donderdag 19 mei 2011

Aristotle and the bonuses

The Dutch legal philosopher Thierry Baudet recently wrote a nice article on Ronald Dworkin, Martha Nussbaum and the sustainability of our morality. However interesting the content of the article, on this place I am primarily interested in the end of Baudet’s article. After his discussion of the subtle polemics of Dworkin with his opponents and the activism of Nussbaum, Baudet concludes with the observation that both thinkers don’t show any shortcoming when it comes to high ideals, but fail to translate these into concrete practice.

Is that never ever going to change? I wonder in bewilderment at such a conclusion every time again. Do thinkers time and again accept that they are not relevant to everyday practice and keep critics being satisfied with just noticing that lack of relevance?

Indeed, these observations on the tiresome relationship of thinking to daily life are anything but new. Thus I recently came across a statement of Goethe in which he denounces the speculative, unsensuous and disputatious nature of the work of his philosophical contemporaries. He opposes to them the fellow German countrymen “who, being businessmen, standing in the middle of life, just pay attention to practical matters: they write the best”. And the English of course, “being born as orators and as practical, reality-oriented people”. And Marx formulated his opposition to the prevailing philosophy by saying that it comes to changing the world instead of interpreting it theoretically.

But from that perspective, I find it equally appalling that Baudet promotes Aristotle as a possible remedy for too much high-mindedness and philosophical isolation. Aristotle! The one who said that knowledge of eternal things is much loftier than practical knowledge. And for whom there was nothing more preferable than to dwell in contemplation.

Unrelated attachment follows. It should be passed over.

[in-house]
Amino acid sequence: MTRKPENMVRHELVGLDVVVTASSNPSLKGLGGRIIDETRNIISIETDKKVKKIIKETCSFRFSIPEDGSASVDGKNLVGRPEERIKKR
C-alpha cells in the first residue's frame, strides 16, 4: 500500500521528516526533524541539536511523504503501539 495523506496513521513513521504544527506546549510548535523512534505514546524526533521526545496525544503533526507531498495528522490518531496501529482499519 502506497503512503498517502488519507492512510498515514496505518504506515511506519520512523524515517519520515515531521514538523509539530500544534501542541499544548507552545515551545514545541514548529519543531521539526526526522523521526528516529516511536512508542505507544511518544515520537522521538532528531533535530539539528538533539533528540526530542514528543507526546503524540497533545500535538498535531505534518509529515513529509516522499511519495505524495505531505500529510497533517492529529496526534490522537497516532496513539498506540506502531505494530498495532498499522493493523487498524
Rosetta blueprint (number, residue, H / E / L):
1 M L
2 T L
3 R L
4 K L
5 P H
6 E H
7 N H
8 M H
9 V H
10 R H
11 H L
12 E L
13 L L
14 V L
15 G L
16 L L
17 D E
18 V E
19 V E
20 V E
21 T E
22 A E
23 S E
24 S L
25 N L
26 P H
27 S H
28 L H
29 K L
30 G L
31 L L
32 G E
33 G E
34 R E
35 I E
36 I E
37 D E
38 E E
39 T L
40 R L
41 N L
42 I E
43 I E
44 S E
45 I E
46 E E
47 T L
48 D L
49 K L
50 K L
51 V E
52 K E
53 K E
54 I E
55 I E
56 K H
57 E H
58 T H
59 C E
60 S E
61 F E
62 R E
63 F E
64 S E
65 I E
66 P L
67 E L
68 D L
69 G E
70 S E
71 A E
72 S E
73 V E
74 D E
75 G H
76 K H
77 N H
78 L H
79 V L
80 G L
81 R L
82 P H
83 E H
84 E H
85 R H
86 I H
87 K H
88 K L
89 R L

True, among the ancient Greeks Aristotle was the one with his feet most firmly on the ground. Probably it is even for that reason that Baudet recommends him in his article, he can serve as an example against the theorizing of Dworkin and Nussbaum. Indeed, Aristotle has, more than they have, an eye for the paradoxical character of man as a being that is constantly torn between conflicting desires and needs. Moreover, Aristotle gave more close attention to the manifestations of biological and social life than any other ancient thinker.

But when it comes to the point, as far as his fundamental orientation is concerned, Aristotle is entirely in the Greek tradition. He does not really get out of the circle of his ancient Greek colleagues who maintain a hierarchical world view with contemplation at the top and labor at the base. And where the main concern is to stay away as far as possible from labor and as close as possible to the top.

It seems to me that this focus is for a large part responsible for the continuing irrelevance of our Western thinking. As long as Plato and Aristotle remain the ultimate benchmark of our thinking this is not going to change easily. Then the gap keeps reproducing itself.

The intriguing thing is that this reproduction has a parallel in the world of management and organization. The fascination for reflection at a distance to working life is reflected in the practice of our organizations. Up to the striving to make the distance between the thinker / manager and the work as large as possible. The degree of frustration that this causes may be derived from reports, for instance from the world of care and nursing homes. “The distance between the top and the workfloor becomes astronomical. In fact, the two don’t meet anymore”. And the rewards grow along with the distance. Here the Greek ideal of a sublime distance to labor has been realized alsmost perfectly, I would say.

Almost ... and maybe not forever everywhere. Because for instance the Dutch Council for Social Development (RMO) recently gave a revolutionary opinion. It was about excellent social workers in child welfare, which now too often make the transition to management because it pays better and gives more prestige. The RMO wants to keep them in the operational work by better rewarding them, precisely if they refrain from a management position.

This actually is a paradigm shift of the first order, a break with the ancient Greeks.